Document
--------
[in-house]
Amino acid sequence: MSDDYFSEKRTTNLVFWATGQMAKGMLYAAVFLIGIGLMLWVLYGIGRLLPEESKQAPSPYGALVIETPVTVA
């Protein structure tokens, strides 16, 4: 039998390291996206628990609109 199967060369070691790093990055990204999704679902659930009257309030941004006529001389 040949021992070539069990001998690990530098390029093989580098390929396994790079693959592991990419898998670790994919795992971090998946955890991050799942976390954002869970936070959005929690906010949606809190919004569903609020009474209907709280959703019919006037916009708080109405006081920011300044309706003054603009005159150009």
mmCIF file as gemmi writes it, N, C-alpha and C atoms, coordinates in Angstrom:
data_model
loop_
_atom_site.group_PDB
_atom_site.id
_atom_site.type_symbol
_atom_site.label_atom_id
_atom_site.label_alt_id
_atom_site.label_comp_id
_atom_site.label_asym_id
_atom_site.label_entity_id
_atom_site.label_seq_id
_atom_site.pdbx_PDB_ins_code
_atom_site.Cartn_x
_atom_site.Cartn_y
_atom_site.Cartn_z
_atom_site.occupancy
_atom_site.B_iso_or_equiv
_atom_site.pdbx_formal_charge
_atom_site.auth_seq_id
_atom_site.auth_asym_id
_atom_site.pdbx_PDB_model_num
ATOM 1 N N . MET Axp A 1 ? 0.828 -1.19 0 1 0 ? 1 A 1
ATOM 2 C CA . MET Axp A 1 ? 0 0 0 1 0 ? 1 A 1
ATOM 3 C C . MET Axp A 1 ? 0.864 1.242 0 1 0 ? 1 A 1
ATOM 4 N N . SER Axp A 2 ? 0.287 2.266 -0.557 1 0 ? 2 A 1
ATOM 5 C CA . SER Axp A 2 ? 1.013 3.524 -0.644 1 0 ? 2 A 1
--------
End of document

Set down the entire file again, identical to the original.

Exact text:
[in-house]
Amino acid sequence: MSDDYFSEKRTTNLVFWATGQMAKGMLYAAVFLIGIGLMLWVLYGIGRLLPEESKQAPSPYGALVIETPVTVA
């Protein structure tokens, strides 16, 4: 039998390291996206628990609109 199967060369070691790093990055990204999704679902659930009257309030941004006529001389 040949021992070539069990001998690990530098390029093989580098390929396994790079693959592991990419898998670790994919795992971090998946955890991050799942976390954002869970936070959005929690906010949606809190919004569903609020009474209907709280959703019919006037916009708080109405006081920011300044309706003054603009005159150009």
mmCIF file as gemmi writes it, N, C-alpha and C atoms, coordinates in Angstrom:
data_model
loop_
_atom_site.group_PDB
_atom_site.id
_atom_site.type_symbol
_atom_site.label_atom_id
_atom_site.label_alt_id
_atom_site.label_comp_id
_atom_site.label_asym_id
_atom_site.label_entity_id
_atom_site.label_seq_id
_atom_site.pdbx_PDB_ins_code
_atom_site.Cartn_x
_atom_site.Cartn_y
_atom_site.Cartn_z
_atom_site.occupancy
_atom_site.B_iso_or_equiv
_atom_site.pdbx_formal_charge
_atom_site.auth_seq_id
_atom_site.auth_asym_id
_atom_site.pdbx_PDB_model_num
ATOM 1 N N . MET Axp A 1 ? 0.828 -1.19 0 1 0 ? 1 A 1
ATOM 2 C CA . MET Axp A 1 ? 0 0 0 1 0 ? 1 A 1
ATOM 3 C C . MET Axp A 1 ? 0.864 1.242 0 1 0 ? 1 A 1
ATOM 4 N N . SER Axp A 2 ? 0.287 2.266 -0.557 1 0 ? 2 A 1
ATOM 5 C CA . SER Axp A 2 ? 1.013 3.524 -0.644 1 0 ? 2 A 1